We sat in the car, my husband and I, still stunned, trying to eat a quick dinner before we drove to the hospital. I was avoiding looking at the medical building we had left earlier, the one with the unfamiliar doctor’s office where I’d heard the terrible words: “I’m so sorry, I see your baby’s heart…but it isn’t beating.”
I broke the silence, plaintively: “I just don’t feel prepared for this—spiritually prepared. I should feel more ready for something so big. I haven’t been praying as much, doing what I should. I’m tired. I feel completely unready for what is going to happen.” In my head, I was running through all of the heroic stories of saints and other Catholics I’d read about who had faced losses of children or spouses and terminal diagnoses with expressions of their trust in God. How could I possibly do that?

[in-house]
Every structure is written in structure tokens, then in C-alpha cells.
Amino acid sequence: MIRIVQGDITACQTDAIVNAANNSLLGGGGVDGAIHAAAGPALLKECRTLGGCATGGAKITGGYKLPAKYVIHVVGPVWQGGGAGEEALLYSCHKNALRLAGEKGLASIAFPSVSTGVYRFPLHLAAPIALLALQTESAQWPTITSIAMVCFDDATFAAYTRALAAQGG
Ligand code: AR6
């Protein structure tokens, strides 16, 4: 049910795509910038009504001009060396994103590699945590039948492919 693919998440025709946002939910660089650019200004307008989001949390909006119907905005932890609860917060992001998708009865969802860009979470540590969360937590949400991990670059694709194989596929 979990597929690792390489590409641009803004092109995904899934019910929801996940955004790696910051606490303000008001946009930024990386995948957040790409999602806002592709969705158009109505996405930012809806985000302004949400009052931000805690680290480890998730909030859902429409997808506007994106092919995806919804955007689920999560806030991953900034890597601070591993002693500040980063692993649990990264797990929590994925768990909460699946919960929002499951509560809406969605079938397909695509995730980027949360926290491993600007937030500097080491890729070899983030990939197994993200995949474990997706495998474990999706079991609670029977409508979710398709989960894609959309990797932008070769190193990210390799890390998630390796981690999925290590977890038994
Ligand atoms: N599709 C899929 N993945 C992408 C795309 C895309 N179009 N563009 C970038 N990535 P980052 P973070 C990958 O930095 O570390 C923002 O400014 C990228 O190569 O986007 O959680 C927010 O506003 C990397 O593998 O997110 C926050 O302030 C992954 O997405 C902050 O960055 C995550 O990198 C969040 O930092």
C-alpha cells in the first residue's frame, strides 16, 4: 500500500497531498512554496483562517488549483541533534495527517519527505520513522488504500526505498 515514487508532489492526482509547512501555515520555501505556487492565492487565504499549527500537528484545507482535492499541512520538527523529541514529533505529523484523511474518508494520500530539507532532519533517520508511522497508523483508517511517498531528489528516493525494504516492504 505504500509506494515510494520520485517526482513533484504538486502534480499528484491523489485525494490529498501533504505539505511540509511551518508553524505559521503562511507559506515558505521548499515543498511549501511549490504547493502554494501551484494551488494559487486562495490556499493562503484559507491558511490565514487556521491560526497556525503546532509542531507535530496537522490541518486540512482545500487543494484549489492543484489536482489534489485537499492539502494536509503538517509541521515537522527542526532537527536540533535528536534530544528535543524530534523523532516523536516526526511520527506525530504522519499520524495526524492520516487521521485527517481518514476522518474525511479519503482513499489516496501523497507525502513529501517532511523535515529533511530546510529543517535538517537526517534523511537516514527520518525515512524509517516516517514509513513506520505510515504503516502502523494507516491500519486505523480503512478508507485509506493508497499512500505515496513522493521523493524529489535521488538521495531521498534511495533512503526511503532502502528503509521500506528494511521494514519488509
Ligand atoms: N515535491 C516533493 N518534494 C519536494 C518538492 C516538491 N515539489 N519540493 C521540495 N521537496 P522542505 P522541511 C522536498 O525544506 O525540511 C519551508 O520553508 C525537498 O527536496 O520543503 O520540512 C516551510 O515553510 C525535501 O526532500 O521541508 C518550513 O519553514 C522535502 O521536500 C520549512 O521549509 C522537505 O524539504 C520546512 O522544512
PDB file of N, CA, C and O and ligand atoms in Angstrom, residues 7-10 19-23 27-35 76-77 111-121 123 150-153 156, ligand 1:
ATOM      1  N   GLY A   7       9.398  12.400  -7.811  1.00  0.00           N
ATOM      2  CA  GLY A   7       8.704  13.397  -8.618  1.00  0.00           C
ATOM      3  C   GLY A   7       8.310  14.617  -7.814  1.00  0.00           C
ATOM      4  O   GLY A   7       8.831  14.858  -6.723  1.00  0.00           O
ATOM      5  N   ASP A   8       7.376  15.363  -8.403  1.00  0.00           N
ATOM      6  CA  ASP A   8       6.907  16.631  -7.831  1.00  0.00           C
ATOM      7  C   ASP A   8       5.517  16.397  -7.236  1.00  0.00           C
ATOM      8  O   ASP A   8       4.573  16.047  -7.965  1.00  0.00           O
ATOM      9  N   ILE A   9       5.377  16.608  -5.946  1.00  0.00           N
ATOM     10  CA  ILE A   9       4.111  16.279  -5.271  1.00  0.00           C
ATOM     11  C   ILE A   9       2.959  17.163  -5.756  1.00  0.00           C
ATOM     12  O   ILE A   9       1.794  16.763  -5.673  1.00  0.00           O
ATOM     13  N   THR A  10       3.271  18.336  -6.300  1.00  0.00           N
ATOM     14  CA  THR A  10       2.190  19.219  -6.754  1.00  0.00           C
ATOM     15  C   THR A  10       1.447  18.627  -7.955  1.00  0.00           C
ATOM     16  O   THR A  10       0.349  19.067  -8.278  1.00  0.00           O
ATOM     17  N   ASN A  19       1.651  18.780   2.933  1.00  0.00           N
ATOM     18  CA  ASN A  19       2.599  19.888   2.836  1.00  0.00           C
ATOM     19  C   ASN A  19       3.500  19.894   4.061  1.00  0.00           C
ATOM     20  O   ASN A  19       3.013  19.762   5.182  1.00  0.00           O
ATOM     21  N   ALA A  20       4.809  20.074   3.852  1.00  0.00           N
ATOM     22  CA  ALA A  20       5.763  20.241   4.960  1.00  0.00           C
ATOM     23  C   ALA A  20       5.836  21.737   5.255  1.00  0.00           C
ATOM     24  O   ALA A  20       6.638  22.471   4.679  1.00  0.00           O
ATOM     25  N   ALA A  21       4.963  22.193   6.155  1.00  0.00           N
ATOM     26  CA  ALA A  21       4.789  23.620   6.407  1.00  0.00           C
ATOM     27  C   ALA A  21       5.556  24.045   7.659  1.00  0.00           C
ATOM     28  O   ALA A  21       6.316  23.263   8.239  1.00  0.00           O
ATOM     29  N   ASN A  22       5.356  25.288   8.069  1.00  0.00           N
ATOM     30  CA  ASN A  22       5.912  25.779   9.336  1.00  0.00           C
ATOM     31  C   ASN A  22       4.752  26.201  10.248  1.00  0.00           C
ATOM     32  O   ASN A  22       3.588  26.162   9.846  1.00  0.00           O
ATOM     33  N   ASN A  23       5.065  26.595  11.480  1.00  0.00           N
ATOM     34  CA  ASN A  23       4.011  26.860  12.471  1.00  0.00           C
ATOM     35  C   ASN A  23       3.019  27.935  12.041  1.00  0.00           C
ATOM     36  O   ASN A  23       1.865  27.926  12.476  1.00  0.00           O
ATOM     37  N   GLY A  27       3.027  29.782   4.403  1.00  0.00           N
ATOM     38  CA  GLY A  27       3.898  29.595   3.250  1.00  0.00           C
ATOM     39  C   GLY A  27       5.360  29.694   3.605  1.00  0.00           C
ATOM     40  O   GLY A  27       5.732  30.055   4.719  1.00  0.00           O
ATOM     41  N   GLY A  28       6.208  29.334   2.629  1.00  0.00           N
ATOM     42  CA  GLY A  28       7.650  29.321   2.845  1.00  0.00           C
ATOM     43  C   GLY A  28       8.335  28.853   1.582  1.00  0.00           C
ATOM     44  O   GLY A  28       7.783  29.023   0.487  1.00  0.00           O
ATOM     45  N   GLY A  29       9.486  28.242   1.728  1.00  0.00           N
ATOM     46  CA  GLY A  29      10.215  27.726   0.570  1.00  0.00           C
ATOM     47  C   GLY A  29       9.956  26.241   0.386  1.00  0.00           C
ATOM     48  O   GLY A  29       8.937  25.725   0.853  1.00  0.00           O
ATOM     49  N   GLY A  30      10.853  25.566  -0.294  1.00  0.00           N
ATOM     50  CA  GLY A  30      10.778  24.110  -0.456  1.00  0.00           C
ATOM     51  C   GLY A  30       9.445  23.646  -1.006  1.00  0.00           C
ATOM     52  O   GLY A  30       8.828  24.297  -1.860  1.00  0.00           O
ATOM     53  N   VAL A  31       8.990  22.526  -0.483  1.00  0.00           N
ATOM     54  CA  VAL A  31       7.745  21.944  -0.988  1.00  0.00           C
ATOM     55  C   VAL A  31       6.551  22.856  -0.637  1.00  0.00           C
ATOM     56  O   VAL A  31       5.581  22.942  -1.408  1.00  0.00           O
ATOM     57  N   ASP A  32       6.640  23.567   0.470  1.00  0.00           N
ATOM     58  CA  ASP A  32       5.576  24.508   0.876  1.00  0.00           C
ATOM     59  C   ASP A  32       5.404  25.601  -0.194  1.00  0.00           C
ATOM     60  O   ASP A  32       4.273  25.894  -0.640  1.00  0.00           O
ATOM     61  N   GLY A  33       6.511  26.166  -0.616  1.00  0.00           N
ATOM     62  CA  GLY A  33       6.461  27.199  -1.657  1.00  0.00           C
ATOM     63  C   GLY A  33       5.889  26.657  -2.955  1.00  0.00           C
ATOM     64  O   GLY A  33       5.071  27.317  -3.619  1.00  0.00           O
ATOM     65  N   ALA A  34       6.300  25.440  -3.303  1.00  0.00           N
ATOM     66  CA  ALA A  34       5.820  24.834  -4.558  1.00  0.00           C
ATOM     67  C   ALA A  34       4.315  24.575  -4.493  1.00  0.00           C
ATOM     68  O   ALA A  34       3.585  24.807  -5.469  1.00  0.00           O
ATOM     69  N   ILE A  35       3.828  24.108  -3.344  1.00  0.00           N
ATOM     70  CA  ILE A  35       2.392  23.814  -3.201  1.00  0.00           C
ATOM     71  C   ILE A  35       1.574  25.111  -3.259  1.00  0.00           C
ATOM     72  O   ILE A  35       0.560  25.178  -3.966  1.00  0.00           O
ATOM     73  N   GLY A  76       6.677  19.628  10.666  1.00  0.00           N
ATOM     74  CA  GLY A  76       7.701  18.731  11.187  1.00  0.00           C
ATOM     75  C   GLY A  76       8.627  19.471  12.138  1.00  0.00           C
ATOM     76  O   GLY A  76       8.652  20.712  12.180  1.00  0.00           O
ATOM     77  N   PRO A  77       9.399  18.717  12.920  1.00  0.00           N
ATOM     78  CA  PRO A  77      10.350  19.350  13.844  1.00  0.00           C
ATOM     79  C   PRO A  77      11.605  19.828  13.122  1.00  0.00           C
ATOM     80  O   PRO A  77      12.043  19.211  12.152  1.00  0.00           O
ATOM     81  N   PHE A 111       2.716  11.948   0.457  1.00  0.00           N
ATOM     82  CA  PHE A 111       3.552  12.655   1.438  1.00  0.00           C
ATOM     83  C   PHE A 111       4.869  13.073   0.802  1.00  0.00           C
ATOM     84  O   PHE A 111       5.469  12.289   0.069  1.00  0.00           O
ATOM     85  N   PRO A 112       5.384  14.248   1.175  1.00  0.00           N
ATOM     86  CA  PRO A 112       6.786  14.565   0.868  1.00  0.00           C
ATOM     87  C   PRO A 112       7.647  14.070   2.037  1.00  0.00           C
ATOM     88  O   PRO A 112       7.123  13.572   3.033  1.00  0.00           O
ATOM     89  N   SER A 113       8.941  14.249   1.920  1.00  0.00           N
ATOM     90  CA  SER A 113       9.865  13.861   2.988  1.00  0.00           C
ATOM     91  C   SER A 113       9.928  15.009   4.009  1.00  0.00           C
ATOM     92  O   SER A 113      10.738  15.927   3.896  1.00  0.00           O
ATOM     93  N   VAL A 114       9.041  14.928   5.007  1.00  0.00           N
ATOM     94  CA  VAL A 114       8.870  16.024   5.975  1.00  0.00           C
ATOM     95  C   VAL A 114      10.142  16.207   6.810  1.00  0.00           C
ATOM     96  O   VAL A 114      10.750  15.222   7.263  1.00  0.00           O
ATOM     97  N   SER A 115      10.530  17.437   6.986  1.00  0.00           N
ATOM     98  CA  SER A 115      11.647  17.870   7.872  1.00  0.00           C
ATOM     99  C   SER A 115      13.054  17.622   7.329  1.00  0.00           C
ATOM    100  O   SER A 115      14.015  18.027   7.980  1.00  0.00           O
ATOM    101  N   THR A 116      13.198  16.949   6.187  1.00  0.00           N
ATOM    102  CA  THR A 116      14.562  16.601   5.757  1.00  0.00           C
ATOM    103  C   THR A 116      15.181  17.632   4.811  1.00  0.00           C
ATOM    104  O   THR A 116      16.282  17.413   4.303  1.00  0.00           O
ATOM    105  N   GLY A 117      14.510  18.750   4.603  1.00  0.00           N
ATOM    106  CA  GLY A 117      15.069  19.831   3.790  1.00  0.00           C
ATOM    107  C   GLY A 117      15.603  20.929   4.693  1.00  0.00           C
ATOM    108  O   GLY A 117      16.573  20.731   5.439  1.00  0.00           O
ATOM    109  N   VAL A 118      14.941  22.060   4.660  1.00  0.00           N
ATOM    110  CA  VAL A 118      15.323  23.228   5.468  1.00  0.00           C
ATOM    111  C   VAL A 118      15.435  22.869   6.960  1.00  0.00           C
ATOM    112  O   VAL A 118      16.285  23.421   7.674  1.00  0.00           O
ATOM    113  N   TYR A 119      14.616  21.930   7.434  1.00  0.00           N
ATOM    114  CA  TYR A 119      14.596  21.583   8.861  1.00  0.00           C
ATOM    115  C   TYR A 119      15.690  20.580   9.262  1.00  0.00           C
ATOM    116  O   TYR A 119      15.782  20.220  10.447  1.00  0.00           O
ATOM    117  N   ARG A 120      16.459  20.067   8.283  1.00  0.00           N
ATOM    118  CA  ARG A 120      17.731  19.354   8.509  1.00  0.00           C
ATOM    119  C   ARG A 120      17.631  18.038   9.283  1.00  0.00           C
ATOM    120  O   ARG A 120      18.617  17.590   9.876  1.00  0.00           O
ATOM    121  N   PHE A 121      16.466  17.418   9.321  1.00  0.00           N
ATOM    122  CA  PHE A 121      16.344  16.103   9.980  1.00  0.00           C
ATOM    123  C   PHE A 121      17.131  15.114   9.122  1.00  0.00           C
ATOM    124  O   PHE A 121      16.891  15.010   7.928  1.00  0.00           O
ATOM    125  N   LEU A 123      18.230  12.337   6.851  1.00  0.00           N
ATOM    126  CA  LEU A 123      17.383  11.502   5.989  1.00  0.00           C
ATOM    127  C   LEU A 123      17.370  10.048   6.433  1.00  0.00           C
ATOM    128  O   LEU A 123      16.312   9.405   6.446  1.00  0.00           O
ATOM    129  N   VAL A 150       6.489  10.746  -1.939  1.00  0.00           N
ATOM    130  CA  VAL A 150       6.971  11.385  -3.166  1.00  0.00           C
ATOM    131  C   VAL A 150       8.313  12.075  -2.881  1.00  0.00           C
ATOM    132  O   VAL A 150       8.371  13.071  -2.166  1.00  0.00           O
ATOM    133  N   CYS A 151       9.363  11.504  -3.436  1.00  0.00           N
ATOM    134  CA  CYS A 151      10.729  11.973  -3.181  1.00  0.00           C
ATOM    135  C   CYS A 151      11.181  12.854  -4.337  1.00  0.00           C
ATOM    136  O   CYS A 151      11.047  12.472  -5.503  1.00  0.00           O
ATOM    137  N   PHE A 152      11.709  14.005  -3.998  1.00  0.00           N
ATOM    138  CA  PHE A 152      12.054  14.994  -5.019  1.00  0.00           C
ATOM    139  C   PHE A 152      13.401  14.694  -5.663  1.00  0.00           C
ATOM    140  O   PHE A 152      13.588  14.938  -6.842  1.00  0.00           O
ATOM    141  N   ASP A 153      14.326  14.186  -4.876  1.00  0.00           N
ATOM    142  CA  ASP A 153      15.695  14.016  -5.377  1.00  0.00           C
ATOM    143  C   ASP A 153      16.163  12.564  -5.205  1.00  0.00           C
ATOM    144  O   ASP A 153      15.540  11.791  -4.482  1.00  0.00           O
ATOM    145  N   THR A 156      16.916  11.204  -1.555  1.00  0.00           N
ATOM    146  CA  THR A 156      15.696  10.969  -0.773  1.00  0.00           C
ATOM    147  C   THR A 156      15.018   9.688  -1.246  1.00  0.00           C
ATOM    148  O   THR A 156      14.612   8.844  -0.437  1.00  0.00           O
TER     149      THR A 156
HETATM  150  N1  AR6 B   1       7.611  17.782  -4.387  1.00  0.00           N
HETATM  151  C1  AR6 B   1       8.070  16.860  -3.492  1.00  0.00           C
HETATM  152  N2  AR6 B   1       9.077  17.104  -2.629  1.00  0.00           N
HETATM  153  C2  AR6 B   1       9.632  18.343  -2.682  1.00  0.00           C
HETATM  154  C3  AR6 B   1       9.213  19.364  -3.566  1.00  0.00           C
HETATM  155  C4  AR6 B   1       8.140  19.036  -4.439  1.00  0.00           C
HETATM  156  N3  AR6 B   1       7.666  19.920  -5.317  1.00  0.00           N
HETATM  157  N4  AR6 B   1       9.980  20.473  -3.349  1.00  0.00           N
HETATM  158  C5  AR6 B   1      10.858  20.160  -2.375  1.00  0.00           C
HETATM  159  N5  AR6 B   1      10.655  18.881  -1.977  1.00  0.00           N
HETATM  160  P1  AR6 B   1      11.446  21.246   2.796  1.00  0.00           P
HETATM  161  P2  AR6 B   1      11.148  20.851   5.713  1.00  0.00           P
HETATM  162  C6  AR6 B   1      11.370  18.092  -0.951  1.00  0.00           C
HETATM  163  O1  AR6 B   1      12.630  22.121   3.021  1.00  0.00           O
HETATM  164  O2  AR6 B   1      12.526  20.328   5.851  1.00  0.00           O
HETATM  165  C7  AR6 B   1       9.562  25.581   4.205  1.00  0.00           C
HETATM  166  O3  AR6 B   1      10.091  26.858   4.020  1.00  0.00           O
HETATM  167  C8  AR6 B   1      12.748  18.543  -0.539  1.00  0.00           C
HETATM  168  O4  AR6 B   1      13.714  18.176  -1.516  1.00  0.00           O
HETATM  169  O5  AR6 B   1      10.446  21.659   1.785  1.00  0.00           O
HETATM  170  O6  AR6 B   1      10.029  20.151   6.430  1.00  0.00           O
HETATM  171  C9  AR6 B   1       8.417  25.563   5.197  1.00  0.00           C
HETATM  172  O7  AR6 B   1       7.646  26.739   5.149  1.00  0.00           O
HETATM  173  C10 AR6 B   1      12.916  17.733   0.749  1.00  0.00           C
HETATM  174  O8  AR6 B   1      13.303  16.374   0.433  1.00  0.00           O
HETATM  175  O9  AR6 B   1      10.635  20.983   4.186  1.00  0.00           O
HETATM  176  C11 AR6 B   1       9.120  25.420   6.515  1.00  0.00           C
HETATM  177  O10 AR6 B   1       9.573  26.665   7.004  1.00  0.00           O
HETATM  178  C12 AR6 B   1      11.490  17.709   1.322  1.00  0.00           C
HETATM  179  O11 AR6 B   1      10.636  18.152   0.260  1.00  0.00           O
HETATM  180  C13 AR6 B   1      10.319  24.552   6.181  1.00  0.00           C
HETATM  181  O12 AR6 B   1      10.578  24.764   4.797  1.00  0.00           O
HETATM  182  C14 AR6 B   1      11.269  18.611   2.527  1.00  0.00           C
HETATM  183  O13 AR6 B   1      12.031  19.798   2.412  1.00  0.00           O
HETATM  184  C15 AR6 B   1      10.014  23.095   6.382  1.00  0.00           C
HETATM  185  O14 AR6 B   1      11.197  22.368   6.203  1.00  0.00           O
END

He nodded. As usual, we were of the same mind, perceiving what lay ahead—the stillbirth of our fourth child—as a kind of spiritual challenge to which we felt we should be able to rise. We should know how to pray through it, or “offer it up,” or explain it to others in spiritual terms, including our other children.
But we couldn’t.
The experience was a crisis. It was the traumatic loss of a child who we never got to know, one that upended our lives and changed the future we expected for our family. In the words of Pope Francis, describing “crisis” in his recent address to the Roman Curia, it is “an extraordinary event” that creates “a sense of trepidation, anxiety, upset and uncertainty in the face of decisions to be made”. Crises prompt our response, whether we face them as individuals or as a society.